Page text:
Digital Signage

Many campuses are installing digital signage systems. They can be used as a means of keeping various constituents aware of things that are going to happen or that have already happened. Items such as office or lab hours, reminders of local parking regulations or bus schedules, book store hours and specials, as well as upcoming events such as performances, sports schedules, meetings, and job fairs can all rotate throughout the day. Also displayed are campus celebrations of victories and awards of both a sports and an academic nature. Celebrating our student and faculty successes has become a major component of digital signage utilization.

Thus far, at Queensborough, we have installed 25-52” LCD screens in eight buildings covering major gathering areas in each. We have chosen, at least for now, to split the screens into 4 distinct areas pictured below. Except for the screens in the student cafeteria, sound is turned off.


The largest screen area is for (1) college-wide content of interest to everyone, and all screens display this information. The second area displays a single (2) TV channel (usually a News channel) with closed captioning turned-on. The TV channel is “streamed” from a DirectTV satellite box through a Vbrick Windows Media streaming Server, and once again all campus screens display the same channel. A third area has (3) “local” content. That is, we have the campus divided into 14 unique zones. Offices in each zone can display content specifically related to their area – student work, office hours, schedules, local events, etc. A fourth area is an Internet-streamed (4) “news ticker” across the bottom of the screen.

One of the added benefits of our digital signage system is the ability to take over all screens at any time, and broadcast a common message, whether it is of an emergency nature or of broad interest such as the recent Presidential inauguration.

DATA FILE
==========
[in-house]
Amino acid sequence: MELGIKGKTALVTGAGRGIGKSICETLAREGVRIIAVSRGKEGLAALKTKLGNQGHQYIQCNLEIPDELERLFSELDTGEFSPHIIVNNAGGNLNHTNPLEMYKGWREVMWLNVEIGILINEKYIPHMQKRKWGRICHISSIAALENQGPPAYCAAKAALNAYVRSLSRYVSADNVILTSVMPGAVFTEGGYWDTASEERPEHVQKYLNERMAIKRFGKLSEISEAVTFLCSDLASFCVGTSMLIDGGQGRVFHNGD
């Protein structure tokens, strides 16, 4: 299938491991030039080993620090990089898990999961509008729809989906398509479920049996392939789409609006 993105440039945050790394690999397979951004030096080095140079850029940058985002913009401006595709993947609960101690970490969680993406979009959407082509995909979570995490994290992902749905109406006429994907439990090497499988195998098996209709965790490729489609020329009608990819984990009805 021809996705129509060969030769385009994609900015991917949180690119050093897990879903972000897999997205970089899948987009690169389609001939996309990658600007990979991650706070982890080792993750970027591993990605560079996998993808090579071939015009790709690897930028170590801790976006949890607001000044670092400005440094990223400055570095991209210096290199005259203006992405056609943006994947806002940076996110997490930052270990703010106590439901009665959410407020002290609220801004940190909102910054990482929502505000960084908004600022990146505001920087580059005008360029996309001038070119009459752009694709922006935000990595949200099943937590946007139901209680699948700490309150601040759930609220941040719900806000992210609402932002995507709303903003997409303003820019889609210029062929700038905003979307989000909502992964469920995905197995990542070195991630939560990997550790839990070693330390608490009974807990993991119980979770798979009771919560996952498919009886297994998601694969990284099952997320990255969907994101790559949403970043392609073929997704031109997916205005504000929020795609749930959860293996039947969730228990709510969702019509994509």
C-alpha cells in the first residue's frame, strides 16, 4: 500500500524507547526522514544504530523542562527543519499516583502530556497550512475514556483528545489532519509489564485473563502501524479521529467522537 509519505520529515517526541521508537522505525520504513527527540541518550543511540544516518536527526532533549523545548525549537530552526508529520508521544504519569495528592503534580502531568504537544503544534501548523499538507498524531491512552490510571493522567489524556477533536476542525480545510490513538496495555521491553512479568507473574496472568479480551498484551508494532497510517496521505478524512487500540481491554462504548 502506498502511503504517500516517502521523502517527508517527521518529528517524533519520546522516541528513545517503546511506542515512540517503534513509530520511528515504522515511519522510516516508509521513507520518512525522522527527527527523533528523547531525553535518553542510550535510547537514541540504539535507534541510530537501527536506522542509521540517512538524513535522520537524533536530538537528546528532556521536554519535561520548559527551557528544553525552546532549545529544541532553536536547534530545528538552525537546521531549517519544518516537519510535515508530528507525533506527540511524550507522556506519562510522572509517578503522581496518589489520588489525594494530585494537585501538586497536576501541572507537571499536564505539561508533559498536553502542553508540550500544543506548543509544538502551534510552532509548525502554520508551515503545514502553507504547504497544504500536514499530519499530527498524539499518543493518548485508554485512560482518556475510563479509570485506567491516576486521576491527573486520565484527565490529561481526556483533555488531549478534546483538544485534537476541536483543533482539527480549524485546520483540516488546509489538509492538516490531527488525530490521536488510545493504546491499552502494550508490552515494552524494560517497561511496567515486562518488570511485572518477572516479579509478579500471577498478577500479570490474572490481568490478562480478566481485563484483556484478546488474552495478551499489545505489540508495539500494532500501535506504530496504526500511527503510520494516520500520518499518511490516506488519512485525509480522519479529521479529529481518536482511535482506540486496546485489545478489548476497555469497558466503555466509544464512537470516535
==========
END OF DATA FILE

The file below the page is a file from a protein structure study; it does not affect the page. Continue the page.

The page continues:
From a technical perspective, we looked at and considered a number of Digital Signage solutions. We chose a system (Visix-AxisTV) that could distribute video and be centrally controlled over a standard IP-based network. This way we didn’t have to run video cabling and amplifiers around the campus. Each LCD screen is wired back to a near-by, already existing, network switch closet. The digital signage control software is simple to use, and if you do not have an artist on staff to create the signs, AxisTV supports sign creation from within.

Whatever system you choose, be careful to select a vendor that knows the product well – not just how to demonstrate the product, but how to install it – it can get very involved. Our product relies on network wiring and switches, so we had to make certain that our IT Department was involved early in the process.

Digital Signage is a welcomed addition to our Campus. And it is allowing us to cut down (no pun intended) on the use of paper posters & flyers, although we are not sure the overall trade-off is any “greener”.

Are you using, or have you considered using Digital Signage on your campus?

Digital Signage: Beyond Campus Emergency Notification

Related Links:
Visix, Inc. – http://www.visix.com/
VBrick Systems, Inc. – http://www.vbrick.com/

One Response to “Digital Signage”

  1. Matthew K. Gold Says:

    Great stuff, Bruce – thanks for describing QCC’s system, which looks great. I know that City Tech has something in place, but I’m not sure of the details, so I don’t know how it compares. What you have going at QCC looks like a good model to me, though.

Leave a Reply

Need help with the Commons? Visit our
help page
Send us a message
Skip to toolbar